White powder found in Jefferson County Courthouse revealed to be boric acid

White powder was found scattered across a women's restroom on the second floor of the Jefferson County Courthouse on Friday and was later determined to be boric acid - authorities are still searching for the culprit.

Two District Court clerk employees discovered the powder at 9:30 a.m. on Friday and called the police. The powder was later analyzed by a State Patrol hazardous materials specialist and bomb disposal robot at 1 p.m.

Port Townsend Police Department Spokesman Officer Luke Bogues said the police are still uncertain as to why the powder was present in the restroom and who placed it there, but the investigation is still underway.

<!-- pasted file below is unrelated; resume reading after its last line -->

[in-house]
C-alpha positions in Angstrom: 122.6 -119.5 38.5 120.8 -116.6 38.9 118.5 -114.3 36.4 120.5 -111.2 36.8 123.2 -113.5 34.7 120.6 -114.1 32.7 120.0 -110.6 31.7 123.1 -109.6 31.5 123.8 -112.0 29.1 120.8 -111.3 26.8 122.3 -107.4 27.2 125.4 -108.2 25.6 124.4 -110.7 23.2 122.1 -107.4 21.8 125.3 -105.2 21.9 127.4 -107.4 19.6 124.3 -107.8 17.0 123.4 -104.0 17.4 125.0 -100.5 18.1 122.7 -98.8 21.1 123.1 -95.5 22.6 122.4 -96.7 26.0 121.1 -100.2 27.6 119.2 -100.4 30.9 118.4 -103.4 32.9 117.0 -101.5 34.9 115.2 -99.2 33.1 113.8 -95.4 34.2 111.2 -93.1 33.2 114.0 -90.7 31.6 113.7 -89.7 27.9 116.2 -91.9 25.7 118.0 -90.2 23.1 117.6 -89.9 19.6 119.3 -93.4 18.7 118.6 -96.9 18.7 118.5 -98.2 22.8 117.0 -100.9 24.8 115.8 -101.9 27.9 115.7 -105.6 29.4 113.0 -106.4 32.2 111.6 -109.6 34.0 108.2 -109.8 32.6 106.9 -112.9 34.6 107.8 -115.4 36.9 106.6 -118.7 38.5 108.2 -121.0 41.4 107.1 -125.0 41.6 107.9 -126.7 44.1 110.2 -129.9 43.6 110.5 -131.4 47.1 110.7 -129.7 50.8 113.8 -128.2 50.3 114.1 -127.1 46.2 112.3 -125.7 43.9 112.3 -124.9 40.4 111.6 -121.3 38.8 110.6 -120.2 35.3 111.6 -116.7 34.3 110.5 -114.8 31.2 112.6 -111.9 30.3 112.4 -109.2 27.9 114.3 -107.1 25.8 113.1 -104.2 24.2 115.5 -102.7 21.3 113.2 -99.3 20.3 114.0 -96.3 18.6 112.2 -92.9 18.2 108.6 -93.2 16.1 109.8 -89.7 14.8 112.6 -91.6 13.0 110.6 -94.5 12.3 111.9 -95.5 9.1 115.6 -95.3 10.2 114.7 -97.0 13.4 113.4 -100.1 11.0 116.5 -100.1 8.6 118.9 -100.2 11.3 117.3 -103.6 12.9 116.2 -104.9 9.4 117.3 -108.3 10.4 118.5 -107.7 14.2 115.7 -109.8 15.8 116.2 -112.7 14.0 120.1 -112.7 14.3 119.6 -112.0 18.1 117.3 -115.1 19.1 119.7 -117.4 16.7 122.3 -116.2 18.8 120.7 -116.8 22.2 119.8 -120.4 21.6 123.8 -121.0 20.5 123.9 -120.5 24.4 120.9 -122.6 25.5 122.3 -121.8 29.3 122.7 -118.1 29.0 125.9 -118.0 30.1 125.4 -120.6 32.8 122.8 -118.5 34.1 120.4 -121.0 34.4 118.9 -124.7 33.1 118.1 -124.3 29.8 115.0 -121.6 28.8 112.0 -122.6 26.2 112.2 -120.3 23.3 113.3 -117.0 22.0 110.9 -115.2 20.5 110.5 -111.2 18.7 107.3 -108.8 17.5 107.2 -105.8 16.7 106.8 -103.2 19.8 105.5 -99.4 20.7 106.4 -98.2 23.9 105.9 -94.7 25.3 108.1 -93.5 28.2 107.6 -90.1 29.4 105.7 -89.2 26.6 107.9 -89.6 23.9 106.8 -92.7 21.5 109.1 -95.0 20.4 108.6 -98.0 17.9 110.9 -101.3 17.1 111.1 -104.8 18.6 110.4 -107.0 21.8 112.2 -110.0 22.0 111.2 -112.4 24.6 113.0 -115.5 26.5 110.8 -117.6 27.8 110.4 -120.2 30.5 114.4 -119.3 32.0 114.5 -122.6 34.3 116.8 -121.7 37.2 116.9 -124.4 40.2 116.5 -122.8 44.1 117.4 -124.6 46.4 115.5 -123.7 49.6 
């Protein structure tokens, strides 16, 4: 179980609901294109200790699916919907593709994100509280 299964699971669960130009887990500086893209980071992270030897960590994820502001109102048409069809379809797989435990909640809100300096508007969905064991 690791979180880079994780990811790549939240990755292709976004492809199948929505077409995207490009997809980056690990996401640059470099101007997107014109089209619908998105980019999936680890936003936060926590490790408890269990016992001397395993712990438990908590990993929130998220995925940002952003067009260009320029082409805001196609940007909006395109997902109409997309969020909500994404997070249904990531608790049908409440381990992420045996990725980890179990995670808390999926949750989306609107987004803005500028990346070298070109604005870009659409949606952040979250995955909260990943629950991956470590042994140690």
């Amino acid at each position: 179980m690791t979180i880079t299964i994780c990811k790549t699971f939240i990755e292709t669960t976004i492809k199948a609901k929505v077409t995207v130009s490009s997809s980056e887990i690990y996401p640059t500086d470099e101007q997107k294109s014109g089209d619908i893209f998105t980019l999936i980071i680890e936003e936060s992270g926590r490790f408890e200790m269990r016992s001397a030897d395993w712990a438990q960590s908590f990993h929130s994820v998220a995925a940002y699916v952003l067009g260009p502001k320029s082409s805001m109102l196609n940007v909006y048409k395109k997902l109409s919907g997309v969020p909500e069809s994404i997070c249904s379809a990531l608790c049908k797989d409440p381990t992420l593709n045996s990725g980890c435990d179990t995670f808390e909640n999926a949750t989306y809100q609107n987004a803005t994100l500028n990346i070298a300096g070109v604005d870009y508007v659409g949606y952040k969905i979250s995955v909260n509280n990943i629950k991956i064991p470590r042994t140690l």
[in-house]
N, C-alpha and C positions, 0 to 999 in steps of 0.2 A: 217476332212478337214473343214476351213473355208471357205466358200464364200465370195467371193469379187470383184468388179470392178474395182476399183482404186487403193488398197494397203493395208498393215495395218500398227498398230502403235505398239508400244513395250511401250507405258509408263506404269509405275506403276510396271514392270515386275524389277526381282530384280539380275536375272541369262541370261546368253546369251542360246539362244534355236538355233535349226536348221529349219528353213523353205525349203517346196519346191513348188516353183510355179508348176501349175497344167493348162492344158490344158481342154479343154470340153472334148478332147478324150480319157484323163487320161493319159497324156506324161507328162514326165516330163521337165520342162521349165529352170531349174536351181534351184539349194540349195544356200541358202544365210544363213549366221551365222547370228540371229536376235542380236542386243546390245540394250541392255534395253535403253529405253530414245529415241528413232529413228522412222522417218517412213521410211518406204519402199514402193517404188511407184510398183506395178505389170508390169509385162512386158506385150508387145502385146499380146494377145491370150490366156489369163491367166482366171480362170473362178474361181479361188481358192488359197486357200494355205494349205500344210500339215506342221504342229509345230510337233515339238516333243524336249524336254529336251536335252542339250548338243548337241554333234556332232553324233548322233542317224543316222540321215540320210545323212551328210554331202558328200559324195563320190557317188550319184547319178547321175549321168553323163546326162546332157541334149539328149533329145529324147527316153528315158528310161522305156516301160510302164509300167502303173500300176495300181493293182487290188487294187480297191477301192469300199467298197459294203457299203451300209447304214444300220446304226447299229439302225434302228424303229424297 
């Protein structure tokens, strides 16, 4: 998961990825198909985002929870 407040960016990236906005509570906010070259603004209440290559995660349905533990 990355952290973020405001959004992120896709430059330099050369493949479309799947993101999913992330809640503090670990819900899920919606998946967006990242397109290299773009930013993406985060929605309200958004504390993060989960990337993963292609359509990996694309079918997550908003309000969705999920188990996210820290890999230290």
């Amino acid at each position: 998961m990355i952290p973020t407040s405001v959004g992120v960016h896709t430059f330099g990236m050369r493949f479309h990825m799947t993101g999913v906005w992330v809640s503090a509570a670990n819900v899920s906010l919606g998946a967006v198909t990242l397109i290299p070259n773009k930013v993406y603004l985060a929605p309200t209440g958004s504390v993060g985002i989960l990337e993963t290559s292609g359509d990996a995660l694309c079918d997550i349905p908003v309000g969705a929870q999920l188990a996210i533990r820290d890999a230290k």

Boric Acid is considered a dangerous poison by the National Institutes of Health's U.S. National Library of Medicine's Medline Plus. Boric acid poisoning occurs with repeated exposure to or consumption of boric acid. Chronic exposure has been known to cause death.

The Jefferson County Courthouse was not evacuated during the incident, but the building was shut-down between 9:30 a.m. and 11:30 a.m., until authorities were certain that the substance wasn't toxic.

Boric acid is a common antiseptic and is found in a number of products, including antiseptics, astringents, skin lotions, paint, enamels and glazes, rodent and insect pesticides, roach powders, eye wash products, glass fiber manufacturing tools and photography chemicals.